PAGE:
Minimum wage bad for young workers

Minimum wage bad for young workers

A rising minimum wage is good, right?

Everybody working at or near the bottom of the payment scale likes to think government enforced upward pressure on wages is a good thing. In a perfect world, where small businesses had unlimited resources, that might be true. Unfortunately, that’s not the real world. For several reasons, a higher federally mandated minimum wage is likely to make it harder for young workers’ to find a job.

Why?

It costs a lot of money for an employer to hire, train, and then pay a new worker. Being forced to pay a higher minimum wage makes it more likely they will decide to go with the current work force in place and implement a hiring freeze. It’s easier to toss more work at current workers than bring in new ones. As minimum wage rises, it makes jobs more attractive to retired or out of work people with experience and a proven track record of work. They migrate into the job force and snatch positions from young workers.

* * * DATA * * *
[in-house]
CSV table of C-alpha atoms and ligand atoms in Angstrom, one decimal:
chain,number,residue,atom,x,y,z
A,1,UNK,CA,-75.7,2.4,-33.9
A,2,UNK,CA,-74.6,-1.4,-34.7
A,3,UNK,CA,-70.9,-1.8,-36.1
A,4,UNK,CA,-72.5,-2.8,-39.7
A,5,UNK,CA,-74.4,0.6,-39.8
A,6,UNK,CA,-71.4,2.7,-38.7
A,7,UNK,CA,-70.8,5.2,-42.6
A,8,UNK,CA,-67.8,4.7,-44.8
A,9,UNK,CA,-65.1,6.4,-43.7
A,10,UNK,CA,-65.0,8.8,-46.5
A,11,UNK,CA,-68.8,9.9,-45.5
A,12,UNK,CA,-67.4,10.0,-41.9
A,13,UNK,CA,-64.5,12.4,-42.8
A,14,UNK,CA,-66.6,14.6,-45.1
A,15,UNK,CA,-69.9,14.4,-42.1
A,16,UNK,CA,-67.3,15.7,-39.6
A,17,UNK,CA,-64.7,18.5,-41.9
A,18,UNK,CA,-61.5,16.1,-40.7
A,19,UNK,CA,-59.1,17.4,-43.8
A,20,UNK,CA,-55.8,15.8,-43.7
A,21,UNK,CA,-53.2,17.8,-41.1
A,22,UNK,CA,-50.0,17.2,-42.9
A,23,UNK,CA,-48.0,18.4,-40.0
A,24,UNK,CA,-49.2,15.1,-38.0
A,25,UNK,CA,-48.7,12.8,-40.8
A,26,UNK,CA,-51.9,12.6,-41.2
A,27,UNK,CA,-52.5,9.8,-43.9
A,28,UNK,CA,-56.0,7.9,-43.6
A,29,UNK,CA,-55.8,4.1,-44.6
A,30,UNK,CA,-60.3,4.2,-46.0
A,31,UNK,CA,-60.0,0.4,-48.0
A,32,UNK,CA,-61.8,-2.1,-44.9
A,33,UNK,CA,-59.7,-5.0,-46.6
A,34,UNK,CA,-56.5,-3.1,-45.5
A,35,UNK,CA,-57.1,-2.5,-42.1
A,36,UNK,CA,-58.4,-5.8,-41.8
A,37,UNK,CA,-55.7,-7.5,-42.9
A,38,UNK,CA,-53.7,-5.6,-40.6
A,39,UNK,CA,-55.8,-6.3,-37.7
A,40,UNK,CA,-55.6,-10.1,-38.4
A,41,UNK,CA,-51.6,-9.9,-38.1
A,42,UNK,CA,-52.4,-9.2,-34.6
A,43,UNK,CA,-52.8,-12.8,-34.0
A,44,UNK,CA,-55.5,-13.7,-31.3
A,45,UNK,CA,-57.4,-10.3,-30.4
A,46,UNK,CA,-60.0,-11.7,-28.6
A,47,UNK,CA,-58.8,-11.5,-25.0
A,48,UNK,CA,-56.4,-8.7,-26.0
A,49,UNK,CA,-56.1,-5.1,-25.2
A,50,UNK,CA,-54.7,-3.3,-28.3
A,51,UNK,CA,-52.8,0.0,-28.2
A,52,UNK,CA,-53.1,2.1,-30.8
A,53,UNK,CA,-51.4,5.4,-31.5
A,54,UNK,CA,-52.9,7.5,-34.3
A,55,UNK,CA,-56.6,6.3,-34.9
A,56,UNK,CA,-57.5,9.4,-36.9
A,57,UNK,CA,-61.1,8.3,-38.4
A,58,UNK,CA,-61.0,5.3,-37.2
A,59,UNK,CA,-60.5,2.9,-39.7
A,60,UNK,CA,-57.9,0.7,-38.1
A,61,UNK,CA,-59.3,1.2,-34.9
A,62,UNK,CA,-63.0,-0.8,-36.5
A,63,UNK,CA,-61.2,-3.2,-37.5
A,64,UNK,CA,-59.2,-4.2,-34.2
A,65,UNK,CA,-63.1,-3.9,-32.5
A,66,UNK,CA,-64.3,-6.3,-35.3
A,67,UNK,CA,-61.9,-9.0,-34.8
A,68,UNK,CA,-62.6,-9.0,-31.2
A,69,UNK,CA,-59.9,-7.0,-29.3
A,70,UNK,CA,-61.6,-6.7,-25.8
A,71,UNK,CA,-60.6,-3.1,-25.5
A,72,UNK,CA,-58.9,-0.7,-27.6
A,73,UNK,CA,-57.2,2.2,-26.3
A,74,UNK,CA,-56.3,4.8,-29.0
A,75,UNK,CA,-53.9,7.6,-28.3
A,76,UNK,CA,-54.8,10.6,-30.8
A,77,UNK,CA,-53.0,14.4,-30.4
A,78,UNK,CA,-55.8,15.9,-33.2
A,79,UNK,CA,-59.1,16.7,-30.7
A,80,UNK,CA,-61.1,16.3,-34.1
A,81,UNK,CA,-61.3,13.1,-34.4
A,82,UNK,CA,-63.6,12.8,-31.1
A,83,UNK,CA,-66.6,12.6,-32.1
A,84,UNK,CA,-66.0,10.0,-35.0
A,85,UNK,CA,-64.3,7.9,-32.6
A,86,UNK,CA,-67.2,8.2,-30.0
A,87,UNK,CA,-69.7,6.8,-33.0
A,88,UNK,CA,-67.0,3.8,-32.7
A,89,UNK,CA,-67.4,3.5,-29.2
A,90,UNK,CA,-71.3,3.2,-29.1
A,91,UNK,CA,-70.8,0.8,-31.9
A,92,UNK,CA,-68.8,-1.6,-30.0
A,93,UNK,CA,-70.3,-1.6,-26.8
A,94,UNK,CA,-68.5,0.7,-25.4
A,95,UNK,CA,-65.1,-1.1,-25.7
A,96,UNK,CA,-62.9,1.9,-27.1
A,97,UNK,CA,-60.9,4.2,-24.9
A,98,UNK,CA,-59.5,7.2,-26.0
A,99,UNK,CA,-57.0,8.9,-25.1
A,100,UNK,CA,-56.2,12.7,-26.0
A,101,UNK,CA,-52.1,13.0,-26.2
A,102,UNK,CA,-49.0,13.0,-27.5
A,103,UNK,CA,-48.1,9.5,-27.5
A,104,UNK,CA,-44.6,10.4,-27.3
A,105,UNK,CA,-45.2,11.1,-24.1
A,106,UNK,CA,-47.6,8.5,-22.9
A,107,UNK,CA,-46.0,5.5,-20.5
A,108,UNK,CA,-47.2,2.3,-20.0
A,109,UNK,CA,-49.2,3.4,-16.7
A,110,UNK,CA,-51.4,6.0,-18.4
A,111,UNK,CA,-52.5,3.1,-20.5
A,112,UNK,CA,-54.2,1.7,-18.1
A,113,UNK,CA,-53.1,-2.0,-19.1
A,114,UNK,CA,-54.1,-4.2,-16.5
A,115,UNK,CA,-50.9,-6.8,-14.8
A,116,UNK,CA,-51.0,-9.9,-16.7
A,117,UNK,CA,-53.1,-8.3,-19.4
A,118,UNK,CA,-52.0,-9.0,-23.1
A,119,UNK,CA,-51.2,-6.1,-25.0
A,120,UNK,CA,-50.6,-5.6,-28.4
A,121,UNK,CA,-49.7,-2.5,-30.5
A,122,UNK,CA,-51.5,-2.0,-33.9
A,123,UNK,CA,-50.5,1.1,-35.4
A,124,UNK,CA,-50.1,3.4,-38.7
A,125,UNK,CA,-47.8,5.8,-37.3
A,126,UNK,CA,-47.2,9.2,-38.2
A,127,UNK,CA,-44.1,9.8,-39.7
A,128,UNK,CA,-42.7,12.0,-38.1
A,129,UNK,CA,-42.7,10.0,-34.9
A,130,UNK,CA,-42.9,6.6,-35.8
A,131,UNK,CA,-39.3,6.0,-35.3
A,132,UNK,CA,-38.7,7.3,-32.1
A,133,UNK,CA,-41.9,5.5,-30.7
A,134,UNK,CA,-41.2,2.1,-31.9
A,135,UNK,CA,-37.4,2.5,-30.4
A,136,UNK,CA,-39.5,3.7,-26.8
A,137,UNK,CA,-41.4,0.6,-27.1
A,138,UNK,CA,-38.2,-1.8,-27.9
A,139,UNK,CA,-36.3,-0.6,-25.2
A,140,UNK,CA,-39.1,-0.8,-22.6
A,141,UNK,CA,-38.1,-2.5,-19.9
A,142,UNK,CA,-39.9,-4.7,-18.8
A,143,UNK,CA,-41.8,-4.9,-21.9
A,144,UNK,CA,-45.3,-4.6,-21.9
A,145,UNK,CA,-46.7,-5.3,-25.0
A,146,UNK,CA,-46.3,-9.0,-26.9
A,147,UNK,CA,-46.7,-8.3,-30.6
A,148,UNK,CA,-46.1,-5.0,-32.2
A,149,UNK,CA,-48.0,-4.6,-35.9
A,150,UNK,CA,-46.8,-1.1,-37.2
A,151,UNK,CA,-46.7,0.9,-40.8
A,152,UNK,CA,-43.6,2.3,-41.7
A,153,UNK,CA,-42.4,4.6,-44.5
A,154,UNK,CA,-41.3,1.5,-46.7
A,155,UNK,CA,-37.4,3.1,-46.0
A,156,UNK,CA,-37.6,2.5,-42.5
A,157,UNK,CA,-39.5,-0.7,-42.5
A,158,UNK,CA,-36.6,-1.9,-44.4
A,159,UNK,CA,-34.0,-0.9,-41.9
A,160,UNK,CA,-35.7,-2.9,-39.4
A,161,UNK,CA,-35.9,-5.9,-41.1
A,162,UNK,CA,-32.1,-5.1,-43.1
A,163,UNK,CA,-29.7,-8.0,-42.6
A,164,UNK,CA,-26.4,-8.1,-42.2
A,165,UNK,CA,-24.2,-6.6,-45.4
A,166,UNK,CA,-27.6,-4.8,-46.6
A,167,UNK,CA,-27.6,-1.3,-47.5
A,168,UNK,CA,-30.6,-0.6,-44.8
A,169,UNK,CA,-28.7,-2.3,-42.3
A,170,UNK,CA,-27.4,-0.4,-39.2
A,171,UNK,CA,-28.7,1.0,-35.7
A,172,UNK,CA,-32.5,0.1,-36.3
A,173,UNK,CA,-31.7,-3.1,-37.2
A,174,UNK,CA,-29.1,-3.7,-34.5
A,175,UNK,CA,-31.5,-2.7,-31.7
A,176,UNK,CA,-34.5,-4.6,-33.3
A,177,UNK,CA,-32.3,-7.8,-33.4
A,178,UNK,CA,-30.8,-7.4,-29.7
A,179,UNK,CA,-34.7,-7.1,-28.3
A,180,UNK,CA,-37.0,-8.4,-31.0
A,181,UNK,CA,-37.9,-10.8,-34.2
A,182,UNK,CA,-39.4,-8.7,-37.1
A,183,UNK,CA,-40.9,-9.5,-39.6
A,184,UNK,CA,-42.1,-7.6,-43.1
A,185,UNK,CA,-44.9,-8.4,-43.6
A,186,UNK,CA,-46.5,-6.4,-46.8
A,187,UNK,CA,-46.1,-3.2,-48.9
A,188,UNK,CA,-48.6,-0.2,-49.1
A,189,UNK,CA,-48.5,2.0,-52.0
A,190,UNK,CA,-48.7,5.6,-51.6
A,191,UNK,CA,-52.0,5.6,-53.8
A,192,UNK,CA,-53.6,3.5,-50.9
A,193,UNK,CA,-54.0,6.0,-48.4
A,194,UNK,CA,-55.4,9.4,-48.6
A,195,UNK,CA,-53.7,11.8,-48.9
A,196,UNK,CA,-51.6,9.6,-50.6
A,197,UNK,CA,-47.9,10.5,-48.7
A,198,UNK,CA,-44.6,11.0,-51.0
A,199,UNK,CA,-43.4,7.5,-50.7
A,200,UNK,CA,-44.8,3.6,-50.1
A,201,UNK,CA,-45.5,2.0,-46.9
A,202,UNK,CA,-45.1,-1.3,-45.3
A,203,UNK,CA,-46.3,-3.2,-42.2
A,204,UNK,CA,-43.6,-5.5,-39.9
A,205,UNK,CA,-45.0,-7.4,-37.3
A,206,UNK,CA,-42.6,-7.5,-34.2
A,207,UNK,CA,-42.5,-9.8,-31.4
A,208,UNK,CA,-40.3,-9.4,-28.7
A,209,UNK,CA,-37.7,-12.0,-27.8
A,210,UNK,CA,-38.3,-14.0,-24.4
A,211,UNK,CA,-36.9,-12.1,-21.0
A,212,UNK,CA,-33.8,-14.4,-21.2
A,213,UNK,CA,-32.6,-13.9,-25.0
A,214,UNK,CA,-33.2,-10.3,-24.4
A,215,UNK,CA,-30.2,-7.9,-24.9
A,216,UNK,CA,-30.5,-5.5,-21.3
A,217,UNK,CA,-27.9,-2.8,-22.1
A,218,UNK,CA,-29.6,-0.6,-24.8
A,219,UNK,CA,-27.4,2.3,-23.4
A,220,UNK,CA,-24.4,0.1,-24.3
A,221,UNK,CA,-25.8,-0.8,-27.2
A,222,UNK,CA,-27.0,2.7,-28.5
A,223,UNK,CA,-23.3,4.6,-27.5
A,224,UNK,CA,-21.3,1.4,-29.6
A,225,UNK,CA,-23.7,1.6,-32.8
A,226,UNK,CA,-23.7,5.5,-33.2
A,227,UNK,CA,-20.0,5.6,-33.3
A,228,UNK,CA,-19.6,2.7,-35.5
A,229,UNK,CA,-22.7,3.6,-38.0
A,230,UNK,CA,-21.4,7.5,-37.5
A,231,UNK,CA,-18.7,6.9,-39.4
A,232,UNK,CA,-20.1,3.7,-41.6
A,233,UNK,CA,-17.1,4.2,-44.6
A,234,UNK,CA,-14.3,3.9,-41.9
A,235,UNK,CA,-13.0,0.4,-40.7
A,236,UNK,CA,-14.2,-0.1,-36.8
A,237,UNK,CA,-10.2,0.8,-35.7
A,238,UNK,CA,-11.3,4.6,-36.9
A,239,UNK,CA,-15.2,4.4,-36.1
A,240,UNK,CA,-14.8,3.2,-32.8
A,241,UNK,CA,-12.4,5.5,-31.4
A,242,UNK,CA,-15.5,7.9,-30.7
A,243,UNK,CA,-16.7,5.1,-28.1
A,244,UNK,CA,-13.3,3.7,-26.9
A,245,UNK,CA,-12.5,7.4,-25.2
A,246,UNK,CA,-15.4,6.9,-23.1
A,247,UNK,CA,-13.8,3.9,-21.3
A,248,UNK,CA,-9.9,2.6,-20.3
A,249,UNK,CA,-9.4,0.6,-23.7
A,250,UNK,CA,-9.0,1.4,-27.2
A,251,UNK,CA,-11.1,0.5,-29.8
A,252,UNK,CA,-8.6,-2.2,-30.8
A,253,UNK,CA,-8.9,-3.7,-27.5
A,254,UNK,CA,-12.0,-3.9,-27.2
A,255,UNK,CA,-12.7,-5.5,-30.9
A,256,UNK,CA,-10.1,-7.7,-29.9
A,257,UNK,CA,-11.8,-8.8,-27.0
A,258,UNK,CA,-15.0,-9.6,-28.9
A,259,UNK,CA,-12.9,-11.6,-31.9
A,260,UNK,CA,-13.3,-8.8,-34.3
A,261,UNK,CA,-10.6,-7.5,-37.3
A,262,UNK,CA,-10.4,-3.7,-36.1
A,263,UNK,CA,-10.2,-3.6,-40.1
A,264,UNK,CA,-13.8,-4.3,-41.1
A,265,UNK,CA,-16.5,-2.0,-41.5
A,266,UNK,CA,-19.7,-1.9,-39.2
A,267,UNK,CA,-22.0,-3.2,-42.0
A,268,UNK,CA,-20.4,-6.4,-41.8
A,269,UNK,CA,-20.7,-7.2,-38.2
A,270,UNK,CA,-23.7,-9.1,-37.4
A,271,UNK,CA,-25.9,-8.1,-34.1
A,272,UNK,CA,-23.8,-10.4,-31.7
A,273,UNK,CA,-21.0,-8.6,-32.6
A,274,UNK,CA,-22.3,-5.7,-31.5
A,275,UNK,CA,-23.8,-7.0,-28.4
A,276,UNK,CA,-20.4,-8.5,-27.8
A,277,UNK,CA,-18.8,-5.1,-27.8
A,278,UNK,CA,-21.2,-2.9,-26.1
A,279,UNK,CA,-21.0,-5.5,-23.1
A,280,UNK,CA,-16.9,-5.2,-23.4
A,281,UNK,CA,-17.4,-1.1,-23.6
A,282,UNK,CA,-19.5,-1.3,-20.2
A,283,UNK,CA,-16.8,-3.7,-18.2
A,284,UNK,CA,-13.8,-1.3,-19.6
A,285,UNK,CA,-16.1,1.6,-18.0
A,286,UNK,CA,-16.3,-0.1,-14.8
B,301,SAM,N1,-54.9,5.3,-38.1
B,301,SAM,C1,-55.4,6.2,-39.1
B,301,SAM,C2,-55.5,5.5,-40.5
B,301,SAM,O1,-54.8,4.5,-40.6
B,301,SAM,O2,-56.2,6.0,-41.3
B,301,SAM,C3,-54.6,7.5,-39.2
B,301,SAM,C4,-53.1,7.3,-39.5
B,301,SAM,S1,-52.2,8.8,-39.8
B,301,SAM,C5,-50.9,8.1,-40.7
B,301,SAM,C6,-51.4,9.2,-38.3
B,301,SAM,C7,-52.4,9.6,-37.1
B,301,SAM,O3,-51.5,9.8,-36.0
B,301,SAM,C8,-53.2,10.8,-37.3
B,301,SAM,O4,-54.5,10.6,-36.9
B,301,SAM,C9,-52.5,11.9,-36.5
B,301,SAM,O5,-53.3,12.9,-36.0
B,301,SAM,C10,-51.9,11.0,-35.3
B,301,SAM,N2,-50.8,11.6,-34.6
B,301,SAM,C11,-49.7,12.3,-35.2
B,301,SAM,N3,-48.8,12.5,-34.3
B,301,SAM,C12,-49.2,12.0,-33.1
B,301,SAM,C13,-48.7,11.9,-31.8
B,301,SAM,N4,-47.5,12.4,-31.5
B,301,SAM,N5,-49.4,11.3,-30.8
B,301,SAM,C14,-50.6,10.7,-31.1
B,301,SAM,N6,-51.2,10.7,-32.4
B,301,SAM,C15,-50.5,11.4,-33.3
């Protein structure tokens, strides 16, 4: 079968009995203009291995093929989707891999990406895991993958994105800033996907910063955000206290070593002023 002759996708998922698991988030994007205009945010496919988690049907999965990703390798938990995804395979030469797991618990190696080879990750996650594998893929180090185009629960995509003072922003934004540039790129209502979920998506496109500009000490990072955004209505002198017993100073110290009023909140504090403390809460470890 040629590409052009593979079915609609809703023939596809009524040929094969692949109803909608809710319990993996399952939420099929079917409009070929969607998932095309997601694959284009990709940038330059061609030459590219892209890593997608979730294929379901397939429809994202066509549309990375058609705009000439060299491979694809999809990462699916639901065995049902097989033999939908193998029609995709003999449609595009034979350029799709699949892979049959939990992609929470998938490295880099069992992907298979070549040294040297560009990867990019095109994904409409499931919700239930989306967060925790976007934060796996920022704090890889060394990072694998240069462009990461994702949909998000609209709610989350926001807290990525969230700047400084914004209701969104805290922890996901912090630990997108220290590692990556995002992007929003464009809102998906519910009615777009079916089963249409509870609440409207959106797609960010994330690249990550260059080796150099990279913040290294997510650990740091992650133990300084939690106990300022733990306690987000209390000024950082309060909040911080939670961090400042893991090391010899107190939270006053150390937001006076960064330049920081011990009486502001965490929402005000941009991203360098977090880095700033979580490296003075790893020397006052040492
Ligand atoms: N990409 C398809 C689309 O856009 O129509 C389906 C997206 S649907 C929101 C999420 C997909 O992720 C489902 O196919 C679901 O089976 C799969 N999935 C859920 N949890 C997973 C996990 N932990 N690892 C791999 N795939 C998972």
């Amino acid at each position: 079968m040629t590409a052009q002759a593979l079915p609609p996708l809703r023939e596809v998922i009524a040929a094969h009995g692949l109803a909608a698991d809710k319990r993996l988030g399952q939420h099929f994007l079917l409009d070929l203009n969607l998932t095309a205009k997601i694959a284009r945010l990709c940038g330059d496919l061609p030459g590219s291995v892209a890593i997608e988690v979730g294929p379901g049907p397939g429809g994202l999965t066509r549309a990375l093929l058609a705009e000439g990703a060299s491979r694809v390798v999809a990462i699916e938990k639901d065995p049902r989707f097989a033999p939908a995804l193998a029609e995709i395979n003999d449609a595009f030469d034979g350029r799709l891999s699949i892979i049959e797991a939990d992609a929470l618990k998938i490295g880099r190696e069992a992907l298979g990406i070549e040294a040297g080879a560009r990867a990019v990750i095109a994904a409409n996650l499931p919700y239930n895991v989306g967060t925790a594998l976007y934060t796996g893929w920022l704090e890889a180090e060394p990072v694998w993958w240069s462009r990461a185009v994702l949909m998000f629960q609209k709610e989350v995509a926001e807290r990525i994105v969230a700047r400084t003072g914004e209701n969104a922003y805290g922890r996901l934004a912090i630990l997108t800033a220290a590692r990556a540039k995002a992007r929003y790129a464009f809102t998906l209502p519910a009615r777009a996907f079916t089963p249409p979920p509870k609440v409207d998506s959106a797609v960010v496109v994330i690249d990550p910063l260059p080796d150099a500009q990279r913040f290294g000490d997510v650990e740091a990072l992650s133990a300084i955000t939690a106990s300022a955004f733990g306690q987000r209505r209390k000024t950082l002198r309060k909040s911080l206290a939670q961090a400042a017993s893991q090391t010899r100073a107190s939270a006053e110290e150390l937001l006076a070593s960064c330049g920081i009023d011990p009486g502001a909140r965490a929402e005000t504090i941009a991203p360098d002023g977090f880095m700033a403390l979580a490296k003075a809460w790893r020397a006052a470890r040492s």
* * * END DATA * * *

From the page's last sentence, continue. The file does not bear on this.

Don’t believe us?

Before the last minimum wage increase in July 2009, the rate was $6.55 an hour and teen unemployment was 24.3%. Three months later, with a federal wage of $7.55 in place, teen joblessness has risen to 27.6%, and this was AFTER the Obama administration assured us the worst of the recession had passed.

Minimum wage does not make sense for you.

The Young Wealth Team

Flickr / NIOSH

The Young Wealth Team

The Young Wealth Team

The Young Wealth Team

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